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Johannisen turns from shy guy to matchwinner

Bulldogs defender Jason Johanissen

AS STRANGE as it sounds, Western Bulldogs defender Jason Johannisen wants Matthew Pavlich in Fremantle's forward set-up in the last home-and-away round in Perth.

Why would a young Dogs defender want to confront the Dockers' captain and longest-serving warrior? Easy answer. So he can get the chance to meet one of his childhood heroes after the final siren.

A respectful shyness prevented Johannisen from paying his personal tribute to Pavlich after the Bulldogs beat the Dockers in the season's opening round at Etihad Stadium in late March. So, he's eager to atone for the missed opportunity in what shapes as Pavlich's farewell AFL appearance.

"I actually shook his hand, but I got a bit star-struck and went quiet. I might have enough confidence to go and have a proper chat with him next time," the speedy backman said.

Pavlich is one of the role models Johannisen aspired to emulate when the South African-born defender excelled after being invited to train with East Fremantle's under-18 team.

"I had a signed Freo jumper and used to go to all their open training sessions and get signatures. My favourite player back then was Roger Hayden, so I tried to model my game on his," Johannisen said.

"I remember getting one (autograph) from Matthew. So it was certainly a bit strange to see him out there in round one when we played them.

"Playing against people you've grown up watching and idolising is surreal. You have to forget it and focus on your job."

Johannisen returned to the Bulldogs team last weekend after sustaining a serious hamstring injury in round four and was the hero in the Dogs' last-gasp win after booting a set-shot goal in the dying seconds. He's certainly a key component of coach Luke Beveridge's push towards a second straight finals campaign.

The Johannisen family moved from Johannesburg to Perth when Jason was eight and the Bulldogs took possession of the teenager's raw speed and skills via the 2010 rookie draft after he had played in East Fremantle's under-18 premiership team.

"My memories of Johannesburg are playing soccer with the neighbourhood kids and my cousins. My Dad played soccer and I would go and watch him and I would try to mirror what he did on the streets,'' Johannisen said.

"I went to primary school (in Perth) with a cousin, who's a year older, and he was playing footy with his schoolmates and I was still a bit shy about it all. So he asked me to come and play with them.

"That's why footy is such a great team sport – you can play it with your friends.

"I was playing rugby in Perth, which was one of the few winter sports I knew. I decided to have a crack at Aussie Rules and fell in love with the game,'' he said.

"I watched it on TV, so I found it so much more exciting. That excitement was what really attracted me to it."

Jason Johannisen celebrates his winning goal against the Swans with Marcus Bontempelli

After a tentative start in the seconds for the Bulldogs' VFL affiliate Williamstown, Johannisen rapidly progressed and was promoted to the Dogs' senior list in 2012. He made his AFL debut in round 19 that season, but his development stalled and by the end of 2014 he had played just 27 games.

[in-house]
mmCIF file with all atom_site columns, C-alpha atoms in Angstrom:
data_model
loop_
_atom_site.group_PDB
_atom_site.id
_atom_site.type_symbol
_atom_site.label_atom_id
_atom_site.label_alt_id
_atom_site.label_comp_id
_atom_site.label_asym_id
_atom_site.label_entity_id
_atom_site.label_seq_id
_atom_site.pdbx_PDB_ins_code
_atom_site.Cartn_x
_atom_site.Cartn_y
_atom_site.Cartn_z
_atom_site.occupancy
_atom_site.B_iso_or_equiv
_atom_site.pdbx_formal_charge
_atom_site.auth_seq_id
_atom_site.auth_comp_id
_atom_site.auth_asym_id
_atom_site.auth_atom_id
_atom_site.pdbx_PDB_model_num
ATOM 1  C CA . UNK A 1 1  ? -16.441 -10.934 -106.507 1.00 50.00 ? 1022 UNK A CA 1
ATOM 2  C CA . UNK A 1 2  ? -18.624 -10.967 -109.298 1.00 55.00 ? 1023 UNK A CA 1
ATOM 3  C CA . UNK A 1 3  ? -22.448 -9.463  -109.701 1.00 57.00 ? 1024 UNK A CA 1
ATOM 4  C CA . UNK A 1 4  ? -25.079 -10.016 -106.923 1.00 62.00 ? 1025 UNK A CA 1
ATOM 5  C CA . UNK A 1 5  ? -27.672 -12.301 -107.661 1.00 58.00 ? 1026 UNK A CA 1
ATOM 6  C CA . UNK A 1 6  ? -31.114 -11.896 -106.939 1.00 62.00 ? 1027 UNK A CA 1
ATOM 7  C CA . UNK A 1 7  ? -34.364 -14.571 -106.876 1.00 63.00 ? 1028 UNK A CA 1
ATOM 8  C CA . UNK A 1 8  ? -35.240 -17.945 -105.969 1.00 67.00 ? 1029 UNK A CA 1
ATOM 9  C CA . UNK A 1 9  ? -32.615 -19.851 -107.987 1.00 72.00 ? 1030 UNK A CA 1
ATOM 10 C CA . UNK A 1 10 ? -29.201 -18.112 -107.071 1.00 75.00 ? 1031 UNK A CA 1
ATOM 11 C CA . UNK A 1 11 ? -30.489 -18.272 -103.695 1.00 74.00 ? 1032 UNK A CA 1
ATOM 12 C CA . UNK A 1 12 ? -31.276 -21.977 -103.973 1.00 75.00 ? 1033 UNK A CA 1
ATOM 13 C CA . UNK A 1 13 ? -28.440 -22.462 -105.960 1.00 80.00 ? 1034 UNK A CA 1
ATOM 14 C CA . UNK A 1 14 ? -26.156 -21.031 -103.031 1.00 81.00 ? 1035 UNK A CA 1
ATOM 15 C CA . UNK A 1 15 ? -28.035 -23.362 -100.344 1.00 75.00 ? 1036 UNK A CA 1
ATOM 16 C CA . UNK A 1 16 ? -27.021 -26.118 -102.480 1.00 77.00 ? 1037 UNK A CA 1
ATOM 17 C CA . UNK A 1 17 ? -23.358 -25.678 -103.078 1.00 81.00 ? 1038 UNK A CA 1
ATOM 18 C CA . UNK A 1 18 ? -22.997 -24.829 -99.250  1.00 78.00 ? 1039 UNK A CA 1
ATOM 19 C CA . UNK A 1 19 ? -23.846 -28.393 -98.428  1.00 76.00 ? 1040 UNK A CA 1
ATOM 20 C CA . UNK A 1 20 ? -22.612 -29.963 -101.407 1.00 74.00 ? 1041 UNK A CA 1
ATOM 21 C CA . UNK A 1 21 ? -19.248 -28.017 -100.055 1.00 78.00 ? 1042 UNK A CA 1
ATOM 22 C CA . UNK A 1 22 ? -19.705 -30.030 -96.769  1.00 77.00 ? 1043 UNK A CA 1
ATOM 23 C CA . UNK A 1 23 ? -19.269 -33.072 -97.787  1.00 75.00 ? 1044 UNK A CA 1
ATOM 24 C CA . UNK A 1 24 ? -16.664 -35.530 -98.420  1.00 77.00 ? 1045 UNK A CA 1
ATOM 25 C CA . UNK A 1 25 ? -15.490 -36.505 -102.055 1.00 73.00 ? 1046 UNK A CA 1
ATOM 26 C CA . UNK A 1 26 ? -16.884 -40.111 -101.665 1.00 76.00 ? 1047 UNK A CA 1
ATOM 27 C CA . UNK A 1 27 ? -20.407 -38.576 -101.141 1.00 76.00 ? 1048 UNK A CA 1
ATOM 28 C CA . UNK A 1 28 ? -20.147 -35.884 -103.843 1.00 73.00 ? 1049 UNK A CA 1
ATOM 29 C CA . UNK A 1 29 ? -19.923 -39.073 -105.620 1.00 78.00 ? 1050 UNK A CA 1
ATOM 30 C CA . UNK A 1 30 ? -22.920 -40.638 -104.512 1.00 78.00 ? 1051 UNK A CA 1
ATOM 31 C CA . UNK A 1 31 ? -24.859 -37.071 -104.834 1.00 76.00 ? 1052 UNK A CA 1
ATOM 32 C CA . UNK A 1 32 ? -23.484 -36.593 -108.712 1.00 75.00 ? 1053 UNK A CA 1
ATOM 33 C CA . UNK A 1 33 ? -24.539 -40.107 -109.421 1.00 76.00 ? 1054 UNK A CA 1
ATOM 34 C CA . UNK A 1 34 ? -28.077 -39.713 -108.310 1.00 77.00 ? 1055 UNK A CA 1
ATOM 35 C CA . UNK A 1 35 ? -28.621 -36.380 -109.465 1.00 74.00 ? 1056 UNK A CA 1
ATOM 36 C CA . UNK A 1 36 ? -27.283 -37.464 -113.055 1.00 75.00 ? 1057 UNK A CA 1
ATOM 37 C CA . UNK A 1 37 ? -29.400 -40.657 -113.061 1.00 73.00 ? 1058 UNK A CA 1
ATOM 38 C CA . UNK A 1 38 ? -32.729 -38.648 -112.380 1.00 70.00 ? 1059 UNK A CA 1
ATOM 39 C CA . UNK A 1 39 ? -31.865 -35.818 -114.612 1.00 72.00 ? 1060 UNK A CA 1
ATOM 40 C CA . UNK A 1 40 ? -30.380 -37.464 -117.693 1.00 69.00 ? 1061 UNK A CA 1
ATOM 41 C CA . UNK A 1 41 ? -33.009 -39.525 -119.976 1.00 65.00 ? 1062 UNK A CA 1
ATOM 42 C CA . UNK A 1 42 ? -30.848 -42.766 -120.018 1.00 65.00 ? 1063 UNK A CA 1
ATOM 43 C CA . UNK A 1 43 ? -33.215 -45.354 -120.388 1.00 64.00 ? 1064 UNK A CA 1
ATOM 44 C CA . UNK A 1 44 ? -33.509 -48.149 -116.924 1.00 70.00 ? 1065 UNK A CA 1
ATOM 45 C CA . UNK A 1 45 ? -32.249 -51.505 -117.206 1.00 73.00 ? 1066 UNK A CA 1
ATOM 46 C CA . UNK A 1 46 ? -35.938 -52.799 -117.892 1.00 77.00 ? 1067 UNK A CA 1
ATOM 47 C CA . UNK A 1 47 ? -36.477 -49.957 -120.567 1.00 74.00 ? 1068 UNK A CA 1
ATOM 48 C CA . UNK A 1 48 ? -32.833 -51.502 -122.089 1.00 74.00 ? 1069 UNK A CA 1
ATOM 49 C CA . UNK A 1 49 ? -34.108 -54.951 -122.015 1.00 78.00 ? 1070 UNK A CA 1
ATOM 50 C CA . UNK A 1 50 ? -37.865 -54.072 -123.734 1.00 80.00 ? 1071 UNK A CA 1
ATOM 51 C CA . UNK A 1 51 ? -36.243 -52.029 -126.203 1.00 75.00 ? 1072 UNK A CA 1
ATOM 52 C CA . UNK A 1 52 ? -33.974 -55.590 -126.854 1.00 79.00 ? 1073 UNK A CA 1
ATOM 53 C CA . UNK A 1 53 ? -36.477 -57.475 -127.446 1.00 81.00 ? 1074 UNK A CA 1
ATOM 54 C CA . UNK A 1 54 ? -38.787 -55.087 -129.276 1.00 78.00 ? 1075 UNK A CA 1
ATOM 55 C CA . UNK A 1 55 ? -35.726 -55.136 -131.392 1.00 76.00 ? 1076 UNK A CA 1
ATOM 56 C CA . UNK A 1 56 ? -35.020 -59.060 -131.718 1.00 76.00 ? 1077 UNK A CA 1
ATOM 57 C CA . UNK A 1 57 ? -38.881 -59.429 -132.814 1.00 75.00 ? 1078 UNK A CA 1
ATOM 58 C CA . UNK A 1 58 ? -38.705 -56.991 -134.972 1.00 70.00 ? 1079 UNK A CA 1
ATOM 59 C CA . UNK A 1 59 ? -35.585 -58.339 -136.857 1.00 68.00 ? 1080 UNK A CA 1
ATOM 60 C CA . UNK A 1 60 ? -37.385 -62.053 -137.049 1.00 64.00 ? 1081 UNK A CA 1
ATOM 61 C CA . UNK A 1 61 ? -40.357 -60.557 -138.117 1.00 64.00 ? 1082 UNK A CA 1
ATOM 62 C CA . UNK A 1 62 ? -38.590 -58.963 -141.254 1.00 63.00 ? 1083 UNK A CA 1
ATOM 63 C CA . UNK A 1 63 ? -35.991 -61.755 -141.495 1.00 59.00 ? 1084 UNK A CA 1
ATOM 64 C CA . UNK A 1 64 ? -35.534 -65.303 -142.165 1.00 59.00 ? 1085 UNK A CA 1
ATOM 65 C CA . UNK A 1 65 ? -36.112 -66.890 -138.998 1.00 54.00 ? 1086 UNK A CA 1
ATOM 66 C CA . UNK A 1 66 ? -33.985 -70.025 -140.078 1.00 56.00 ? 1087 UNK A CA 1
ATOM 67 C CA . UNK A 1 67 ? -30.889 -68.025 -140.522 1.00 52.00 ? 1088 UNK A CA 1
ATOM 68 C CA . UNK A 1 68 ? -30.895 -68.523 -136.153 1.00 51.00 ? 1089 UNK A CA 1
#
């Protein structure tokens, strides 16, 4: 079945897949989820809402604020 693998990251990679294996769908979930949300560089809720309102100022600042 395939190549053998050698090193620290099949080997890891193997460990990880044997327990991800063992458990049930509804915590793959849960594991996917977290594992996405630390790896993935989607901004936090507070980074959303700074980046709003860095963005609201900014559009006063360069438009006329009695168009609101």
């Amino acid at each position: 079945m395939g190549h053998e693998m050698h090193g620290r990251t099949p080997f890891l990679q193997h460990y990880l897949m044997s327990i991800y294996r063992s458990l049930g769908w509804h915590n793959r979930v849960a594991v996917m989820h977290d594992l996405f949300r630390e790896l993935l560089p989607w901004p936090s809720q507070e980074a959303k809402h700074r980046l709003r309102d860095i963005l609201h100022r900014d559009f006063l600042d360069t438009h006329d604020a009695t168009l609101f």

Johannisen found a new lease of life when Beveridge arrived at the Whitten Oval late in 2014. Under the guidance of the new senior coach, defensive coach Rohan Smith and development coaches Chris Maple and Ashley Hansen, the running defender's pace and dare added an exciting dimension to the team in 2015.

He finished sixth in the Dogs' best and fairest, and was firing early this year after a strong pre-season until the hamstring tear against Carlton.

Smith said the coaches had worked with Johannisen to instill belief in his game to complement his natural speed and efficient ball skills.

"I wanted him to concentrate on his confidence. Once he started to believe he was good enough to play at AFL level, he took his game to another level,'' Smith said.

"He's probably among the quickest players in the AFL and, once he learnt to use that speed, he got confidence from that.

"I've always encouraged him in the right situation to take off, put the footy under his arm and go. Playing in defence, you've got to have that defence-first attitude and Chris Maple has done so much work with him in one-on-one aspects, encouraging him to know when his turn comes as a defender, he can use that speed to spoil and tackle.

"People see that speed as an offensive weapon, but it's a defensive weapon because his chase-down tackles and ability to get up the ground for an intercept mark or to spoil have increased," Smith said.

"His game is well-rounded now. He always had that offensive flair, but the defensive side is coming out. He has turned himself into one of the best half-backs in the competition."

The 23-year-old Johannisen, known for his changing hairstyles and interest in cutting-edge street fashion, said he was forever grateful his parents decided on the shift to Australia after visiting his uncle in Perth on holidays.

And he's equally thankful the Western Bulldogs' have helped transform a young South African-born soccer player into one of the AFL's most exciting playmaking defenders.

"I've thoroughly enjoyed my time with the Bulldogs. They took a gamble on me, so all I can do is try to repay them," he said.

This is an edited version of a story published in the round-16 edition of the AFL Record, available at all venues.